Viscount Plastics is the proud winner of the Chartered Institute of Logistics and Transport’s prestigious “Safety, Security and Environmental Innovation” award for 2010.
We are particularly proud of the fact that our win was directly related to the innovation and success we have been able to achieve working with Foodstuffs Wellington, KFC and Inghams, while implementing advanced Returnable Transit Packaging (RTP) - multi-trip, reusable plastic crates, bins, trays and pallets - increasingly replacing one-trip cardboard transit packaging by environmentally responsible companies.
Viscount earned the judges’ favour for “cost-effective innovation in safety devices, systems, procedures and regulations including: care of the environment and bio-security in any aspect of the New Zealand logistics, transport or supply chain sectors involving the movement of people and freight”.
The recognition from the Chartered Institute is highly significant and adds credence to ‘first-of-its-kind’, international research which demonstrated that the product carbon footprint (PCF) of multiple-use, plastic containers had a far lesser carbon footprint than ‘one-off-usage’, cardboard cartons.
Product carbon footprint (PCF) is an international measurement criterion for greenhouse gas emissions over a product’s life-cycle and its impact on climate change.
As noted in our nomination for the award: based on a usable life of 92 return trips over 5 years, plastic’s carbon footprint is less than 30 CO2e kg per unit. Using the same measuring criteria, cardboard’s carbon footprint is around 70 CO2e kg per unit – giving plastic RTP a footprint close to 70% less than single-trip (one-off-usage) cardboard cartons.
Plastic can no longer be dismissed as not being environmentally sustainable and is now recognised as a durable product, able to take significant punishment in a variety of applications. And, at the end of its service life, a heavy-duty plastic product can be re-ground for re-manufacture into further plastic products.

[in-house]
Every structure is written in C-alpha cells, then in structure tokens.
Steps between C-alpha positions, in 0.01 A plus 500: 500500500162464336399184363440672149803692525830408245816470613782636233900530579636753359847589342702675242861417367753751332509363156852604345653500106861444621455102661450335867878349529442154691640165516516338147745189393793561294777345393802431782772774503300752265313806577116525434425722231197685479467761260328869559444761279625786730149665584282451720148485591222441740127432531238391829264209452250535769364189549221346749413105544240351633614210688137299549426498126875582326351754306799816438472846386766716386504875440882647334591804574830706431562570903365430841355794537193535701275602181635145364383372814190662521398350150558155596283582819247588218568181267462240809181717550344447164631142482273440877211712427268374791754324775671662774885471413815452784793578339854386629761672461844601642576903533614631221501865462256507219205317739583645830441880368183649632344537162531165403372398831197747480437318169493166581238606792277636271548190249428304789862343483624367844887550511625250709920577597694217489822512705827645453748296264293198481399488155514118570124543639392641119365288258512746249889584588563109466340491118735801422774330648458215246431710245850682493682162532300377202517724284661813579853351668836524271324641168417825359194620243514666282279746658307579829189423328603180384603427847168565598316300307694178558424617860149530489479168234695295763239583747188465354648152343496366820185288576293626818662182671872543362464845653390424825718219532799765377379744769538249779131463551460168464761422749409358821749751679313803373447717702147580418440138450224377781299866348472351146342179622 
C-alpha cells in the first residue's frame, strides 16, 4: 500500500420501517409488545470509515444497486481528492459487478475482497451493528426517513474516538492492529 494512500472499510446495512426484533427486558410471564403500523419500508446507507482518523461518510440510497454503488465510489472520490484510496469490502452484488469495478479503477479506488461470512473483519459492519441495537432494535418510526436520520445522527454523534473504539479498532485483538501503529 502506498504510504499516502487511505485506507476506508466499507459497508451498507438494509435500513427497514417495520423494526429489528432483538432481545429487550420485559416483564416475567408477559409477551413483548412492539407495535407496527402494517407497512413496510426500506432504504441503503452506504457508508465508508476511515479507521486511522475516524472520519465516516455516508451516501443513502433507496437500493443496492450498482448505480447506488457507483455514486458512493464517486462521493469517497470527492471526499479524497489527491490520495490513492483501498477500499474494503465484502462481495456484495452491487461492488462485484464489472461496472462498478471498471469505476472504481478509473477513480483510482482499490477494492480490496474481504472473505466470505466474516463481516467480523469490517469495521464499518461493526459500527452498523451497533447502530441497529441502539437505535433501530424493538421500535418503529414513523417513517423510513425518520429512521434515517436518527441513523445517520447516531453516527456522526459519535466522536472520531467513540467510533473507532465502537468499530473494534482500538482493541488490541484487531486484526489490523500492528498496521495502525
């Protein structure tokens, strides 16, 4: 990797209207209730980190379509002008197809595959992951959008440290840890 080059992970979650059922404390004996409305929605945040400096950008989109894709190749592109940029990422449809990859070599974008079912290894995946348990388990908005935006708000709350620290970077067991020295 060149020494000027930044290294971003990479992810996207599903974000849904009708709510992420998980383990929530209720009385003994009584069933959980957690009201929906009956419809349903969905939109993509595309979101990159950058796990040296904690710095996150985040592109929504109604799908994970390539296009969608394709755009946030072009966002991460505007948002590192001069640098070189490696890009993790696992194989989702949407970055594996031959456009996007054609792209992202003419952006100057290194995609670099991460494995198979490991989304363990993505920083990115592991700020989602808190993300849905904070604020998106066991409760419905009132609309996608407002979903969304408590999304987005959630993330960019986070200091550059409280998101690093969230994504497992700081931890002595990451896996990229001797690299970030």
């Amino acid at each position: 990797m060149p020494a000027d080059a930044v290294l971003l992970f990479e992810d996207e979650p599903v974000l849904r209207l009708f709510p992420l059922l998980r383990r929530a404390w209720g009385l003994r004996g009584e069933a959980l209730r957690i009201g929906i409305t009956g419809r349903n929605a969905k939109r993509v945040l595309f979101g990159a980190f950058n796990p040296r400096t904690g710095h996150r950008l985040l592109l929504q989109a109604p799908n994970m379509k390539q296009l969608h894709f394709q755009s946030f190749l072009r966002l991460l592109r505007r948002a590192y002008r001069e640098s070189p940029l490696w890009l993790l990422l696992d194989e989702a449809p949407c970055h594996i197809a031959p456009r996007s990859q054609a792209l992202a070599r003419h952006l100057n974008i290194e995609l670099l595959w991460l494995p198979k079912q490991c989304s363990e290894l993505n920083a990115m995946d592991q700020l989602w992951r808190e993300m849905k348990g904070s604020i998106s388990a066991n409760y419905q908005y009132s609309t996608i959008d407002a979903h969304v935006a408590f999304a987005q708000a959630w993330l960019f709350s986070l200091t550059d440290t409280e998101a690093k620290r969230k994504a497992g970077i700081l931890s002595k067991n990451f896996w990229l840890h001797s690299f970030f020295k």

“220 fewer trucking movements annually.”
Viscount Plastics were engaged as a packaging consultant and solution provider to KFC and Inghams.
As a result, they now use deep-nesting Returnable Transit Packaging (RTP), which are cost-comparable with one-way cardboard, while satisfying key objectives of the ‘New Zealand Packaging Accord 2004’.
This was strategically important because KFC’s worldwide policy specifies returnable plastic crates over one-way cardboard. However, New Zealand presented a challenge, since nationwide closed-loop distribution has the cost hurdle of Cook Strait crossings.
Simultaneously, the Packaging Accord calls for a reduction in the environmental impact of packaging.
So we had to develop returnable plastic crates which would deliver cost efficiencies all along the supply chain, but particularly by significantly reducing the number of transport movements when the crates are empty.
Collaboratively, we developed a deep-nesting, swing-bar crate which not only outperforms the previous supplier’s 32 litre crate, but also presents New Zealand with a cost-comparable alternative to one-way cardboard for processed and manufactured goods distribution.
Although significantly smaller than the previous supplier’s 32 litre crate, the new 23 litre crate carries the same 16kg product weight. That’s more crates per pallet and the equivalent of 9 litres of fresh air per crate removed from the supply chain.
Our special swing-bar gets most of the credit here by allowing full-capacity filling, without the risk of contents’ damage.
Ribbed panels on the crate ends reduce the contact area for self-adhesive labels, enabling auto-washer systems to achieve complete removal - a hygiene plus for crates used on food processing lines.
KFC and Inghams report “high levels of satisfaction with the new crate”. In KFC outlets it achieves a 25% increase in product stored in chillers. Deep-nesting also makes more efficient use of available storage space when empty.